In recent weeks, I have written about my discomfort with people aligning religion with a particular party and the costs that it might impose. Today I examine what I view as an unhelpful instance of a bringing religion into a political debate. I use this not to critique the candidate who said it, but rather to examine its underlying logic.
In August, Republican candidate Michele Bachmann told an audience in Florida that God had sent deadly tornadoes and earthquakes in recent weeks to indicate his displeasure with the high levels of federal spending. She said:
“I don’t know how much God has to do to get the attention of the politicians. We’ve had an earthquake; we’ve had a hurricane. He said, ‘Are you going to start listening to me here?’ Listen to the American people, because the American people are roaring right now. They know government is on a morbid obesity diet, and we’ve got to rein in the spending.”
(Bachmann later claimed that she was joking, but having listened to her statement a couple of times, I’m not so sure.)
Whereas most religion-politics linkages take the form of “we’re on God’s side”, this takes it one step further and says “God is on our side.”
I’m quite comfortable with the idea of God communicating directly with people, but as I understand scripture (and that’s a big caveat), I would expect God to tell people to do things like love our enemies, take care of the sick and poor, and live a holy, devout life and other common themes from the New Testament.
But what if if God does send tornadoes and earthquakes to protest high levels of federal spending? This doesn’t sound right, but then again, God sometimes does things without checking with me first.
To understand what God thinks about federal spending, I looked up the number of tornado– and earthquake-related deaths since 1940. I used the number of deaths because they are a reasonable measure of the seriousness of a tornado and hurricane. I also looked up the corresponding federal budget, in 2005 dollars to adjust for inflation.The figure below presents the data by decade, and as shown, the number of deaths due to tornadoes and hurricanes has dropped steadily. In the 1940s, an average of about 200 people died each year from these natural disasters. By the 1970s, the average was just over 100 people a year, and in the last decade it was just over 50.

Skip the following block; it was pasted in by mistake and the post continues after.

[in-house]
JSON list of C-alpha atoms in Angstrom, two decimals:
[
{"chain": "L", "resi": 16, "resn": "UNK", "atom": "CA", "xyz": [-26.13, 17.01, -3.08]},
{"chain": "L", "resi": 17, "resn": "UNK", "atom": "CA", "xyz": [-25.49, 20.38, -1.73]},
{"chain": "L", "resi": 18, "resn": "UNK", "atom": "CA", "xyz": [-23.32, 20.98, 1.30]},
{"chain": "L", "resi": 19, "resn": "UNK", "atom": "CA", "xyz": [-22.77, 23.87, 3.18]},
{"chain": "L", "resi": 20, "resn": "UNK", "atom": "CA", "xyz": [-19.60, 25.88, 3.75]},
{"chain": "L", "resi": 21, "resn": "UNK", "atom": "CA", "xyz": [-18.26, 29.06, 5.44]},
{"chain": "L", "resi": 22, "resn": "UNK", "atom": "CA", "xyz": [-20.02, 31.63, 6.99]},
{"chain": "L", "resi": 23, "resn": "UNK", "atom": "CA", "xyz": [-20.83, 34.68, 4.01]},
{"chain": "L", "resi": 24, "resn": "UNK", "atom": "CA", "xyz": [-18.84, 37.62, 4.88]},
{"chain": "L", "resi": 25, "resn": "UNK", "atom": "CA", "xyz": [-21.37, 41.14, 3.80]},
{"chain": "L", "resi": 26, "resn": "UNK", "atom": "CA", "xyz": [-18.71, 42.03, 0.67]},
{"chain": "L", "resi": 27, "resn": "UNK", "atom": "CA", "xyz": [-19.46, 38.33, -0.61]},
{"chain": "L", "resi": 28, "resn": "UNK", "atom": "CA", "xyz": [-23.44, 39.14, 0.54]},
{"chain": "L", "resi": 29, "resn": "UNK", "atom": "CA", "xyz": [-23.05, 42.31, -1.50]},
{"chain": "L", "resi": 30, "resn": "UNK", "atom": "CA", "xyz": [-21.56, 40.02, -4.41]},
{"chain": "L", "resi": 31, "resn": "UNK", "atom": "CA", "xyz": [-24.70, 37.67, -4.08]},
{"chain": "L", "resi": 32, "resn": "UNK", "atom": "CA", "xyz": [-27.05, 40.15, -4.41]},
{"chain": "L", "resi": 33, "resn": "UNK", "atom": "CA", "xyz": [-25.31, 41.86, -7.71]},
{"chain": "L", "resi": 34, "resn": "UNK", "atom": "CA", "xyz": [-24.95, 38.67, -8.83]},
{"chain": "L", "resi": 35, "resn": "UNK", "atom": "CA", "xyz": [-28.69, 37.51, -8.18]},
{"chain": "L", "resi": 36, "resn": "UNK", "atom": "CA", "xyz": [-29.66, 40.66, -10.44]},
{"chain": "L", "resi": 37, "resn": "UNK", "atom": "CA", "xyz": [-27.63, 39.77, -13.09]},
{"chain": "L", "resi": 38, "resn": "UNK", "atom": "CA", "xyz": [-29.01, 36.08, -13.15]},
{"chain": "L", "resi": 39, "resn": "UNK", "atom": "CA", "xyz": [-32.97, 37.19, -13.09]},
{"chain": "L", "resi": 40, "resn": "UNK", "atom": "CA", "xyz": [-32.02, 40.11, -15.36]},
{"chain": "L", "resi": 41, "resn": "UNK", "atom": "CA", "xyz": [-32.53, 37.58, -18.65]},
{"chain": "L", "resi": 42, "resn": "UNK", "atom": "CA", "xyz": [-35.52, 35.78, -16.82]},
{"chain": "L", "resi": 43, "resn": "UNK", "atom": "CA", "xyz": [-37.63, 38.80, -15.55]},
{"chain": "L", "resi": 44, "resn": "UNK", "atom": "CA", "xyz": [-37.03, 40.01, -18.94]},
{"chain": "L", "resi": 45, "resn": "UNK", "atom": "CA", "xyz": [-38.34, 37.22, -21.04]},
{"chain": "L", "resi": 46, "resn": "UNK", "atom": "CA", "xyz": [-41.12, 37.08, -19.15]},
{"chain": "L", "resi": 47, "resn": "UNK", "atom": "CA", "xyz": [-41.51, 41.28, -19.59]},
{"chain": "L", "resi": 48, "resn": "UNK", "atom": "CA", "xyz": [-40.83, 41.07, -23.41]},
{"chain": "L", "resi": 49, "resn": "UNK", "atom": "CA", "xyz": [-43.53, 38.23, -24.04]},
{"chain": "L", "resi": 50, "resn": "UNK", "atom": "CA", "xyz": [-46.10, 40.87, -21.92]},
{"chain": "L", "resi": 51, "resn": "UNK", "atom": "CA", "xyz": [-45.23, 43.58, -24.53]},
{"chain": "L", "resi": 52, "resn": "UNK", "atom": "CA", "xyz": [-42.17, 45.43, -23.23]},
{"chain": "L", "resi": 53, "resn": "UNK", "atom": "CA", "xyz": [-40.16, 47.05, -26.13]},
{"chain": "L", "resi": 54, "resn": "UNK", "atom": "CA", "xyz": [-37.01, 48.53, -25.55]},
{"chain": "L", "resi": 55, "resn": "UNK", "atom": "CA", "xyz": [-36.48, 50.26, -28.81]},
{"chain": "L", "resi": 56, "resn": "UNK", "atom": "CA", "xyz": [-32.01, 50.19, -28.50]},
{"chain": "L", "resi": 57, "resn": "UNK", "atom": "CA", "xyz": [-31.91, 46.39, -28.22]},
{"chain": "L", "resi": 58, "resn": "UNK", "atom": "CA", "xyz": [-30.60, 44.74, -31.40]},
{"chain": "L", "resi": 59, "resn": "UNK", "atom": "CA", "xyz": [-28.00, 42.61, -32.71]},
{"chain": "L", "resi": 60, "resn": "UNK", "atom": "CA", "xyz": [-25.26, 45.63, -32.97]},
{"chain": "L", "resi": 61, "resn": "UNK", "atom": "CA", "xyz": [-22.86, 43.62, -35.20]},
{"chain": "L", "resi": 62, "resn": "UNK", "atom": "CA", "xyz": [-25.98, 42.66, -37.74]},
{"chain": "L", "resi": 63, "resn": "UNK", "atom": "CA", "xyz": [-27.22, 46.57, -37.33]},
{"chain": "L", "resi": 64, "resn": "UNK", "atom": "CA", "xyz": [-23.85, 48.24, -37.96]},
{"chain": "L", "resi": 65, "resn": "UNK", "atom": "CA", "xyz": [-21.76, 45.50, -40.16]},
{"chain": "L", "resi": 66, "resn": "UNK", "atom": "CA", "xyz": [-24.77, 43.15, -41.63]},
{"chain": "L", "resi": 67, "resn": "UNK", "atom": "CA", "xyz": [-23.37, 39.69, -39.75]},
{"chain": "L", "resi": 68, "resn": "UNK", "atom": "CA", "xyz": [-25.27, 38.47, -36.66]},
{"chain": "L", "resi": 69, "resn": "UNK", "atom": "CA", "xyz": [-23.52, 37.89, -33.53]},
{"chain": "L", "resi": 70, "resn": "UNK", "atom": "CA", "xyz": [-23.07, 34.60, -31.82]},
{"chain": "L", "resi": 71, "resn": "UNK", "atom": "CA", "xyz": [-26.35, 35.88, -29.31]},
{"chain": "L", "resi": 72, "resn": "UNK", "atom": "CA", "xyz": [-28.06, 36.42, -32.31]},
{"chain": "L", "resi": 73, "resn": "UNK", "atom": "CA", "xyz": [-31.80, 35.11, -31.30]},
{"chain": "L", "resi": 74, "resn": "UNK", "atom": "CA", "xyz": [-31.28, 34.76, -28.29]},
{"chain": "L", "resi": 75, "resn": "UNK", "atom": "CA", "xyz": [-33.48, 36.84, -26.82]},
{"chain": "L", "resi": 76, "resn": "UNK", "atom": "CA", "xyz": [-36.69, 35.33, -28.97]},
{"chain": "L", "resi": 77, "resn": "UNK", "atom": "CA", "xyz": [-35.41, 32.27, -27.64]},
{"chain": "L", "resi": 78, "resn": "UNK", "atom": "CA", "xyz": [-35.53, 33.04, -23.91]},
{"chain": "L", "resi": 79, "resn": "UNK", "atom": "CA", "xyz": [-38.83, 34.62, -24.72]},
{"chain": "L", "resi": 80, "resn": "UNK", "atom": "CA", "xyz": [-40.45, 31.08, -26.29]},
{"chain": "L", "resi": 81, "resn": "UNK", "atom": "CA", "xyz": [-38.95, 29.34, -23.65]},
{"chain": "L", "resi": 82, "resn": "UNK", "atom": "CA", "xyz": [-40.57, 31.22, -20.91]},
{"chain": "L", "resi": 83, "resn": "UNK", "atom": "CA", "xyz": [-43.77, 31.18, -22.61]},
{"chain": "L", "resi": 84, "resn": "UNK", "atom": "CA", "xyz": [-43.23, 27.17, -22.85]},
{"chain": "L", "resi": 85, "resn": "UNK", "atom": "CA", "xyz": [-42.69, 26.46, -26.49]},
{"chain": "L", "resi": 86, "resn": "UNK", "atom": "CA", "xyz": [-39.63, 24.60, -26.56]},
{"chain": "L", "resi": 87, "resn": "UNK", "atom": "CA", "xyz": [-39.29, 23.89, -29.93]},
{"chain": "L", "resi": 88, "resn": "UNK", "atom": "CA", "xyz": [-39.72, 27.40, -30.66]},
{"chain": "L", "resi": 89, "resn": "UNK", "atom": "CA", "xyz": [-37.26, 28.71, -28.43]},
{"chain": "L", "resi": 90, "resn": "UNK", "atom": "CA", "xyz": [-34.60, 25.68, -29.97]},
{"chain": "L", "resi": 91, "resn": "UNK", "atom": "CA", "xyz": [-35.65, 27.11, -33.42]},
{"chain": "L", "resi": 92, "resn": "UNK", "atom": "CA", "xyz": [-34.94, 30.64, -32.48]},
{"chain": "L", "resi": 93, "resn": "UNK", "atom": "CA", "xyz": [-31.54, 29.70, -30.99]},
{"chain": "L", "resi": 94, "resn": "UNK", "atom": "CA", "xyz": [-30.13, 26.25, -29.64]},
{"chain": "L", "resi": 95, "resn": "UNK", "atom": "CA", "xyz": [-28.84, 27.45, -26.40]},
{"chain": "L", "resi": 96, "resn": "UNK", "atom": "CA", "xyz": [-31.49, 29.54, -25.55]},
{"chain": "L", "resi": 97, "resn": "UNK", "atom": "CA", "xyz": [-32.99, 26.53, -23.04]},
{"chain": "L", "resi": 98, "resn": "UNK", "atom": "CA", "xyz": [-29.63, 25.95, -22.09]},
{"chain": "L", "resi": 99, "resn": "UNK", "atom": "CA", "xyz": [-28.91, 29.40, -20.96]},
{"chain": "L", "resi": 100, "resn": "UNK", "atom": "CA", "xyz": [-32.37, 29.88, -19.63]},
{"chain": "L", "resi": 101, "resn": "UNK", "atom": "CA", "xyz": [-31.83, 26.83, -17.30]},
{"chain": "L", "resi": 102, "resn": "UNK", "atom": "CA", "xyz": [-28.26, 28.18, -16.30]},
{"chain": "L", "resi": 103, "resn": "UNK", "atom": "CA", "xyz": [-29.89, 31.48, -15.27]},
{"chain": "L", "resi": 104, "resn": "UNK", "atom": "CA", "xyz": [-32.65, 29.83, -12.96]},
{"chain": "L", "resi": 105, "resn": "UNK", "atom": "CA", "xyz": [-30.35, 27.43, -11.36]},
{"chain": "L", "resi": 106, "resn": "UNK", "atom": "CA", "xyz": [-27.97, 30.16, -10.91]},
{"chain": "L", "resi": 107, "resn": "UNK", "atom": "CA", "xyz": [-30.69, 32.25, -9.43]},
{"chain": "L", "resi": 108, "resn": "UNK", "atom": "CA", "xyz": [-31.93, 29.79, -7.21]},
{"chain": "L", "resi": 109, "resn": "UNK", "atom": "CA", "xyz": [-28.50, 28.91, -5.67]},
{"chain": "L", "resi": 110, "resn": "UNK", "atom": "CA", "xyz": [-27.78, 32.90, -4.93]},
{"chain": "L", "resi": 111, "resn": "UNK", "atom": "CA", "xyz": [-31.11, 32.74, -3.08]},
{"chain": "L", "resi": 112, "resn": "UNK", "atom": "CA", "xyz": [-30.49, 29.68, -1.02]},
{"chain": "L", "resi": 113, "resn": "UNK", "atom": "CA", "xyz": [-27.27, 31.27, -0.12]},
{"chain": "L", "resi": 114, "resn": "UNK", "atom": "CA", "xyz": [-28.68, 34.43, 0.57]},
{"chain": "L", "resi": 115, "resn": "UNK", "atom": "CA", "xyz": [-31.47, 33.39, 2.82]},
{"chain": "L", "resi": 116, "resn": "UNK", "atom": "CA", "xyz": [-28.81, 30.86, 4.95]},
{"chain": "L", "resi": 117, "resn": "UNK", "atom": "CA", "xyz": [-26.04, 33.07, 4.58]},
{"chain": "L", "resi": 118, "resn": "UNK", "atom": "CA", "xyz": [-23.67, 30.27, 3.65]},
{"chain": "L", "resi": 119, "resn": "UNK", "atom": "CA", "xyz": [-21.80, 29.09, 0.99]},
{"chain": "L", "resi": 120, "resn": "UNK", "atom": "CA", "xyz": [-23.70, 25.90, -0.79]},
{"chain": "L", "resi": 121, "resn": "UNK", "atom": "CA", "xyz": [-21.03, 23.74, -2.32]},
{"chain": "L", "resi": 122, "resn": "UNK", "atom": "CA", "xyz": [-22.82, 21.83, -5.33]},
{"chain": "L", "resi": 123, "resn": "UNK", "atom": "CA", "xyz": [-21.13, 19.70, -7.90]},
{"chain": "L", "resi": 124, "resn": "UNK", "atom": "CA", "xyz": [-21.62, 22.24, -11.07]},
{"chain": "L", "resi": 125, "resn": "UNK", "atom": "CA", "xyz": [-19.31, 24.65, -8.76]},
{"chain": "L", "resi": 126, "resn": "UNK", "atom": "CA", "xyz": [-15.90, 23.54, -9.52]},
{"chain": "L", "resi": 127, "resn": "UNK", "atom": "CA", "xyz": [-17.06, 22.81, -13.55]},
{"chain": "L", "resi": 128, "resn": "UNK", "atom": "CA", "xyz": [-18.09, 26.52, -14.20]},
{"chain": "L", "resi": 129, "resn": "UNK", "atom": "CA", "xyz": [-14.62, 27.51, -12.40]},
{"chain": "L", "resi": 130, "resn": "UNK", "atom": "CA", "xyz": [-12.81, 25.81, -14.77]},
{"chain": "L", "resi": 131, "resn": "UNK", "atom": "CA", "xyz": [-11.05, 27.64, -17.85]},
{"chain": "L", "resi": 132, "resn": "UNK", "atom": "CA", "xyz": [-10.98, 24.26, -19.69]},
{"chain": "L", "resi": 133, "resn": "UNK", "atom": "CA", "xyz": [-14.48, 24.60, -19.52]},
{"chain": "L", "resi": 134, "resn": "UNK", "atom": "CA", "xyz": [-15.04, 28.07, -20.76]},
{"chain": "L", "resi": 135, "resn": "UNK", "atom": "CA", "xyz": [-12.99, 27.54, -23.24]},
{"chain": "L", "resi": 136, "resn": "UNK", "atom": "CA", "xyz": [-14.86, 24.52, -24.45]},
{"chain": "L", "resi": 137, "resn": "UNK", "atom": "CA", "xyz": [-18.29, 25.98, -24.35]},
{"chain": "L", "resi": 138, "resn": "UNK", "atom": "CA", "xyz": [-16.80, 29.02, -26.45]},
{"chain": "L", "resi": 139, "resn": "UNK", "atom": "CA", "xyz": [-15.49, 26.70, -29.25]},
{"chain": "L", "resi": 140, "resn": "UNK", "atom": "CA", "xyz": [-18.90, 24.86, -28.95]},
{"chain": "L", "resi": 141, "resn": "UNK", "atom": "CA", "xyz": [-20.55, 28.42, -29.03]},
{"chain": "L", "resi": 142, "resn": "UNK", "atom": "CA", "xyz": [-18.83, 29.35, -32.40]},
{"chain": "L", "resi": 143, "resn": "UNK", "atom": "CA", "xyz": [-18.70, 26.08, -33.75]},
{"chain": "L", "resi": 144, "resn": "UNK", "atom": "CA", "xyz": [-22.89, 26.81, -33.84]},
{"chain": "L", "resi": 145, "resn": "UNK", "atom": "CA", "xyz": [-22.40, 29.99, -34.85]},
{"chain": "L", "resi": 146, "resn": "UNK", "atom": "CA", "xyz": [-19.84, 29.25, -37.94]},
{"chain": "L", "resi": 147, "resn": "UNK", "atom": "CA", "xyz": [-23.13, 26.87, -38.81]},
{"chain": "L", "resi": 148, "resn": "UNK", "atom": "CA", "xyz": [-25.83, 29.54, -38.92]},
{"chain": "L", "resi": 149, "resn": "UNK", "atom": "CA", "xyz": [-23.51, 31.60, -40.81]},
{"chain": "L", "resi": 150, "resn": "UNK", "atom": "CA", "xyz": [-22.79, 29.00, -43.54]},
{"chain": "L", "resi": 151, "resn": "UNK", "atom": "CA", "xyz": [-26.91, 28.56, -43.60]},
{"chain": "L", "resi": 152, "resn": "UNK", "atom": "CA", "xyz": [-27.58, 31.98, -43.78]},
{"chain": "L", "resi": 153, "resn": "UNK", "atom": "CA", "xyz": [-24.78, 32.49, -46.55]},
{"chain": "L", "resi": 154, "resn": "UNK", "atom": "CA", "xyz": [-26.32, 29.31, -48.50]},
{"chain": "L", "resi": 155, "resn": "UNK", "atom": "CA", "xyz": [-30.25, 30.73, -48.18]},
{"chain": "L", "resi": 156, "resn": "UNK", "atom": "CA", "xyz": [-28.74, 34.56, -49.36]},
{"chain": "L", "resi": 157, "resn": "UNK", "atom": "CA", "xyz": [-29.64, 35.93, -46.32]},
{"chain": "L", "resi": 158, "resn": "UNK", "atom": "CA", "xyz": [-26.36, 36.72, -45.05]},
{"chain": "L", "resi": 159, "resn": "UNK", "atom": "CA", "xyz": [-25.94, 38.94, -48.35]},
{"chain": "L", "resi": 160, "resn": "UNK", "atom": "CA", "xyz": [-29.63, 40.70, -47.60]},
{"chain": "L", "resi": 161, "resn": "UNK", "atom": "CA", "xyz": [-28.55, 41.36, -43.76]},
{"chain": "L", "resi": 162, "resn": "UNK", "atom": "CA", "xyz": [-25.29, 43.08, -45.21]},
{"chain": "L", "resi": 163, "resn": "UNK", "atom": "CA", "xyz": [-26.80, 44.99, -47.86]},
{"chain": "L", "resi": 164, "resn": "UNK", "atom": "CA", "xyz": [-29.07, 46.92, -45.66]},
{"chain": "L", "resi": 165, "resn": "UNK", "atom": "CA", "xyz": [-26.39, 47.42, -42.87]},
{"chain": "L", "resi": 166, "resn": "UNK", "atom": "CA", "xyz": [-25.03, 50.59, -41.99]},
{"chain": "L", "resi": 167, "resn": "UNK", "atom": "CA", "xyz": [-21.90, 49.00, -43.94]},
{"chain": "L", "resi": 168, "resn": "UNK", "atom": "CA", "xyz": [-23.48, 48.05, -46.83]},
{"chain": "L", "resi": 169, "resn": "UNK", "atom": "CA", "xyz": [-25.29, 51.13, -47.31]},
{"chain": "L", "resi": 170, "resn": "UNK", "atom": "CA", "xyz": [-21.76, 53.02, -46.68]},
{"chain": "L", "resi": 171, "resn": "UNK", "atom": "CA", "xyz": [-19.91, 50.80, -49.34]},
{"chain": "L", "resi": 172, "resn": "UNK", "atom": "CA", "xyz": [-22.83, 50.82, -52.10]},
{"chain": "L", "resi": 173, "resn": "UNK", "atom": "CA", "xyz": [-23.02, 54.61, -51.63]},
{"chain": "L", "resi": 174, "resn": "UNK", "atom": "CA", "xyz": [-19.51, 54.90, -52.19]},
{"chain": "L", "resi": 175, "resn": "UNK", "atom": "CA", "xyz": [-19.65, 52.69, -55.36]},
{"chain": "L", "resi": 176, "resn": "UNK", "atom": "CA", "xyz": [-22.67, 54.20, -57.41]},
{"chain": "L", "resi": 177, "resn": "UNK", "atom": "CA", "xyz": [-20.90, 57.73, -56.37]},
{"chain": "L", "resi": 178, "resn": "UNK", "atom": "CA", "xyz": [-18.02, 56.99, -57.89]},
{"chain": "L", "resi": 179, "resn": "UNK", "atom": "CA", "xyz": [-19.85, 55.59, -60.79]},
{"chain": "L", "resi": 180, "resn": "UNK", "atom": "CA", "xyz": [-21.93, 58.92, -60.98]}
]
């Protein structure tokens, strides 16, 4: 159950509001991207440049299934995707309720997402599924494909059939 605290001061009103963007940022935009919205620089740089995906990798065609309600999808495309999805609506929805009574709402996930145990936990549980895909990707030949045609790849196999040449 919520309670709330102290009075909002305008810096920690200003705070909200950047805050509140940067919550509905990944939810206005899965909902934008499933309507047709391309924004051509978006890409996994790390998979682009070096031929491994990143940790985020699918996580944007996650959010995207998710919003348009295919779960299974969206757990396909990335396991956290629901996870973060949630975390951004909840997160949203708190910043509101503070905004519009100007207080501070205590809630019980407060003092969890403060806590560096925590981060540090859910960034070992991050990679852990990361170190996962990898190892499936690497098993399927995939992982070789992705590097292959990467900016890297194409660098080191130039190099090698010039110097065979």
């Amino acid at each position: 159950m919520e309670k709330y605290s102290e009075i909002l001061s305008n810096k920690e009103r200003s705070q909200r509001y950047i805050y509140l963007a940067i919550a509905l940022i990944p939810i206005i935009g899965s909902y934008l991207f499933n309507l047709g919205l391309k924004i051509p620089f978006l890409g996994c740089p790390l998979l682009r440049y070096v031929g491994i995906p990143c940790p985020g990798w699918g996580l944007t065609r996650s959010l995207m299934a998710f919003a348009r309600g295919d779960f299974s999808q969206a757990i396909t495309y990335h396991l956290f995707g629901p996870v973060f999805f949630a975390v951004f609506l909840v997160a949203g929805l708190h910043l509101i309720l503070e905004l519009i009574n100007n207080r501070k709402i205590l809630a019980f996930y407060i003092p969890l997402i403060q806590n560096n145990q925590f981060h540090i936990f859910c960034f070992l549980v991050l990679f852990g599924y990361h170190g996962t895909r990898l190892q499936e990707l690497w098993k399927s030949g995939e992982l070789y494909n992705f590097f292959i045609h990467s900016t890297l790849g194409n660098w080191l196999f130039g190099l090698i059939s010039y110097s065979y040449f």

During the same period, the federal budget steadily grew. In the 1940s, the Government spent an average of 500 billion dollars a year (in 2005 FY dollars). By the 1970s, this had increased to 1,100 billion, and in the last decade it was almost 2,300 billion a year.
There is a strong, inverse relationship between tornado and earthquake deaths and federal spending. The more the government spends, the fewer people are killed in tornadoes and earthquakes.
Now, I would interpret this relationship as reflecting people responding more effectively to natural disasters. Government regulations result in safer housing; weather forecasting gives increased response time; medical technology gives better treatment to the injured; and so on. All of these are supported, in part, by federal spending.
(This drop in natural disaster fatalities is yet another way that the world is getting better—a topic I examine in depth in my recent book Upside: Surprising Good News about the State of the World.)
Are we to assume from this empirical relationship that God wants more Federal spending, not less? While federal spending has increased four-fold in the last 60 years, deaths from tornadoes and earthquakes have dropped three-fold. God must be very, very pleased with all this federal spending.
The moral of this story: Simple-minded insertions of religion into politics often don’t work out too well.